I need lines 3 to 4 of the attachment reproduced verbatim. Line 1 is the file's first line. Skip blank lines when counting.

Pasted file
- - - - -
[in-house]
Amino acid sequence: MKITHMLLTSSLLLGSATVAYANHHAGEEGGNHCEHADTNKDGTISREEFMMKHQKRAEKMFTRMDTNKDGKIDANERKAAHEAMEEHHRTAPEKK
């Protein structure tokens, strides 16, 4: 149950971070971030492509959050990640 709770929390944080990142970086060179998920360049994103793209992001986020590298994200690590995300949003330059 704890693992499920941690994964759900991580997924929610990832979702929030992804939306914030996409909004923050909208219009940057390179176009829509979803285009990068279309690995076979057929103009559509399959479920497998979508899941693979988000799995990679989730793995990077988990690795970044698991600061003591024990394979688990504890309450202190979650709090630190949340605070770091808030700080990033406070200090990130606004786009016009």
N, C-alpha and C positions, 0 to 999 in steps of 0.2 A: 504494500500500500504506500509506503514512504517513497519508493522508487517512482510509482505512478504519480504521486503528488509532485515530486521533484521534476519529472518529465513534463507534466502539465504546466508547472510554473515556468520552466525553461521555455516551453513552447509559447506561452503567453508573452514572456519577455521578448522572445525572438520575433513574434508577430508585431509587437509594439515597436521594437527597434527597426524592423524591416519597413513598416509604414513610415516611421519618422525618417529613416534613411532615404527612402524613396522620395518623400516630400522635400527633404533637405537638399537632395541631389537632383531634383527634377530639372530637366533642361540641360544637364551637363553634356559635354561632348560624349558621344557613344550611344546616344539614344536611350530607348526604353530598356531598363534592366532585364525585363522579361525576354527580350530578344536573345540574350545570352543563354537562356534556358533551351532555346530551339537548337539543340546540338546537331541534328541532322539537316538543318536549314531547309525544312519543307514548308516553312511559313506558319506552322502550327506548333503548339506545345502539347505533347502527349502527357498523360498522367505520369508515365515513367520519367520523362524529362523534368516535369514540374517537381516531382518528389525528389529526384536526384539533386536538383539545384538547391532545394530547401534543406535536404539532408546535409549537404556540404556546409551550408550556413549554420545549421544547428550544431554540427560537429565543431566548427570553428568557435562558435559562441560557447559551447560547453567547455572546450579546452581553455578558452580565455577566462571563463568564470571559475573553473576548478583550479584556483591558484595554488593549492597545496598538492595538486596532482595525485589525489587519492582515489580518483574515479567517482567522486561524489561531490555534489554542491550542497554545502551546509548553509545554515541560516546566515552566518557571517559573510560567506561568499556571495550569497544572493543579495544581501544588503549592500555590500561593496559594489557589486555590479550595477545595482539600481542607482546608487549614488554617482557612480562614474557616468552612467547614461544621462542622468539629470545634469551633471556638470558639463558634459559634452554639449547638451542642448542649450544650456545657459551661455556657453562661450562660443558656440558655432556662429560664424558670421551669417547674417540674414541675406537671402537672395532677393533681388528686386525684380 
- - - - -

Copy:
């Protein structure tokens, strides 16, 4: 149950971070971030492509959050990640 709770929390944080990142970086060179998920360049994103793209992001986020590298994200690590995300949003330059 704890693992499920941690994964759900991580997924929610990832979702929030992804939306914030996409909004923050909208219009940057390179176009829509979803285009990068279309690995076979057929103009559509399959479920497998979508899941693979988000799995990679989730793995990077988990690795970044698991600061003591024990394979688990504890309450202190979650709090630190949340605070770091808030700080990033406070200090990130606004786009016009």
N, C-alpha and C positions, 0 to 999 in steps of 0.2 A: 504494500500500500504506500509506503514512504517513497519508493522508487517512482510509482505512478504519480504521486503528488509532485515530486521533484521534476519529472518529465513534463507534466502539465504546466508547472510554473515556468520552466525553461521555455516551453513552447509559447506561452503567453508573452514572456519577455521578448522572445525572438520575433513574434508577430508585431509587437509594439515597436521594437527597434527597426524592423524591416519597413513598416509604414513610415516611421519618422525618417529613416534613411532615404527612402524613396522620395518623400516630400522635400527633404533637405537638399537632395541631389537632383531634383527634377530639372530637366533642361540641360544637364551637363553634356559635354561632348560624349558621344557613344550611344546616344539614344536611350530607348526604353530598356531598363534592366532585364525585363522579361525576354527580350530578344536573345540574350545570352543563354537562356534556358533551351532555346530551339537548337539543340546540338546537331541534328541532322539537316538543318536549314531547309525544312519543307514548308516553312511559313506558319506552322502550327506548333503548339506545345502539347505533347502527349502527357498523360498522367505520369508515365515513367520519367520523362524529362523534368516535369514540374517537381516531382518528389525528389529526384536526384539533386536538383539545384538547391532545394530547401534543406535536404539532408546535409549537404556540404556546409551550408550556413549554420545549421544547428550544431554540427560537429565543431566548427570553428568557435562558435559562441560557447559551447560547453567547455572546450579546452581553455578558452580565455577566462571563463568564470571559475573553473576548478583550479584556483591558484595554488593549492597545496598538492595538486596532482595525485589525489587519492582515489580518483574515479567517482567522486561524489561531490555534489554542491550542497554545502551546509548553509545554515541560516546566515552566518557571517559573510560567506561568499556571495550569497544572493543579495544581501544588503549592500555590500561593496559594489557589486555590479550595477545595482539600481542607482546608487549614488554617482557612480562614474557616468552612467547614461544621462542622468539629470545634469551633471556638470558639463558634459559634452554639449547638451542642448542649450544650456545657459551661455556657453562661450562660443558656440558655432556662429560664424558670421551669417547674417540674414541675406537671402537672395532677393533681388528686386525684380 